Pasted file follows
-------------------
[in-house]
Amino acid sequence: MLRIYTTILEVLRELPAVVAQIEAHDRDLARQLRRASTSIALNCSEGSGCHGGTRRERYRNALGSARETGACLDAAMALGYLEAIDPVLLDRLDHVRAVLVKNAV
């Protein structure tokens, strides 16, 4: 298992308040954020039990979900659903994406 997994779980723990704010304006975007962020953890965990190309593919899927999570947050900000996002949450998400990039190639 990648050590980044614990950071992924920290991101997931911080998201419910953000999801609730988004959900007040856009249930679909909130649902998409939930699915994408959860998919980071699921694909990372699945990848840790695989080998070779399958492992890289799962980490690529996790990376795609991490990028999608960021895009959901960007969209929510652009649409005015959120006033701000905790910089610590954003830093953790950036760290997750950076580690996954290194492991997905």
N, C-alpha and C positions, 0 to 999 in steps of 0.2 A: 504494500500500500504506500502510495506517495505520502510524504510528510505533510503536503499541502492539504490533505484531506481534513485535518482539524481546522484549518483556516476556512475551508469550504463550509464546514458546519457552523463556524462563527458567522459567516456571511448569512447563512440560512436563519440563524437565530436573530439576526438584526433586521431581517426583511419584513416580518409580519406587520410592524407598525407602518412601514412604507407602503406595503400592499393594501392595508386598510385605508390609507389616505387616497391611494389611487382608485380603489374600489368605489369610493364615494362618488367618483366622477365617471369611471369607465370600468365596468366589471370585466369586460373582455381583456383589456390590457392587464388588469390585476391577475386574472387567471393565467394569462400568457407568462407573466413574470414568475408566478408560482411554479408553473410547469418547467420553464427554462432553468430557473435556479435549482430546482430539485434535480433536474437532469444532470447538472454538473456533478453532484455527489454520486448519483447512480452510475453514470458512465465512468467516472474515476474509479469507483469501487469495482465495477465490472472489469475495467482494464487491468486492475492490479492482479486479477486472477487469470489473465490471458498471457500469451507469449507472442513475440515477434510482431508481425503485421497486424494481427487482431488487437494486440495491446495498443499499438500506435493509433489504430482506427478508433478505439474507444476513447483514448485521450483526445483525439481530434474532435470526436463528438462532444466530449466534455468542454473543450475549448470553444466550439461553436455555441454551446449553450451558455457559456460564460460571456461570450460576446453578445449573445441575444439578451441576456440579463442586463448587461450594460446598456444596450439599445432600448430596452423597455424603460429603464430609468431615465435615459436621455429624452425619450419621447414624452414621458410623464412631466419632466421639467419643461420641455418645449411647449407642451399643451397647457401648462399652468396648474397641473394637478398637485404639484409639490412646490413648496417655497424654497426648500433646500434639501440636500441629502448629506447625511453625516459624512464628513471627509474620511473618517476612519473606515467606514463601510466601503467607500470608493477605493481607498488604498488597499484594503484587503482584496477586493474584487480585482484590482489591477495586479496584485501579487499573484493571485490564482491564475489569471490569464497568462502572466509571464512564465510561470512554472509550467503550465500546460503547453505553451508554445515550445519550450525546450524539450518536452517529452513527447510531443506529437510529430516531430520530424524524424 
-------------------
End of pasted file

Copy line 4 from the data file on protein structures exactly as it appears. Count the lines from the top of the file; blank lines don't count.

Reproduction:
N, C-alpha and C positions, 0 to 999 in steps of 0.2 A: 504494500500500500504506500502510495506517495505520502510524504510528510505533510503536503499541502492539504490533505484531506481534513485535518482539524481546522484549518483556516476556512475551508469550504463550509464546514458546519457552523463556524462563527458567522459567516456571511448569512447563512440560512436563519440563524437565530436573530439576526438584526433586521431581517426583511419584513416580518409580519406587520410592524407598525407602518412601514412604507407602503406595503400592499393594501392595508386598510385605508390609507389616505387616497391611494389611487382608485380603489374600489368605489369610493364615494362618488367618483366622477365617471369611471369607465370600468365596468366589471370585466369586460373582455381583456383589456390590457392587464388588469390585476391577475386574472387567471393565467394569462400568457407568462407573466413574470414568475408566478408560482411554479408553473410547469418547467420553464427554462432553468430557473435556479435549482430546482430539485434535480433536474437532469444532470447538472454538473456533478453532484455527489454520486448519483447512480452510475453514470458512465465512468467516472474515476474509479469507483469501487469495482465495477465490472472489469475495467482494464487491468486492475492490479492482479486479477486472477487469470489473465490471458498471457500469451507469449507472442513475440515477434510482431508481425503485421497486424494481427487482431488487437494486440495491446495498443499499438500506435493509433489504430482506427478508433478505439474507444476513447483514448485521450483526445483525439481530434474532435470526436463528438462532444466530449466534455468542454473543450475549448470553444466550439461553436455555441454551446449553450451558455457559456460564460460571456461570450460576446453578445449573445441575444439578451441576456440579463442586463448587461450594460446598456444596450439599445432600448430596452423597455424603460429603464430609468431615465435615459436621455429624452425619450419621447414624452414621458410623464412631466419632466421639467419643461420641455418645449411647449407642451399643451397647457401648462399652468396648474397641473394637478398637485404639484409639490412646490413648496417655497424654497426648500433646500434639501440636500441629502448629506447625511453625516459624512464628513471627509474620511473618517476612519473606515467606514463601510466601503467607500470608493477605493481607498488604498488597499484594503484587503482584496477586493474584487480585482484590482489591477495586479496584485501579487499573484493571485490564482491564475489569471490569464497568462502572466509571464512564465510561470512554472509550467503550465500546460503547453505553451508554445515550445519550450525546450524539450518536452517529452513527447510531443506529437510529430516531430520530424524524424 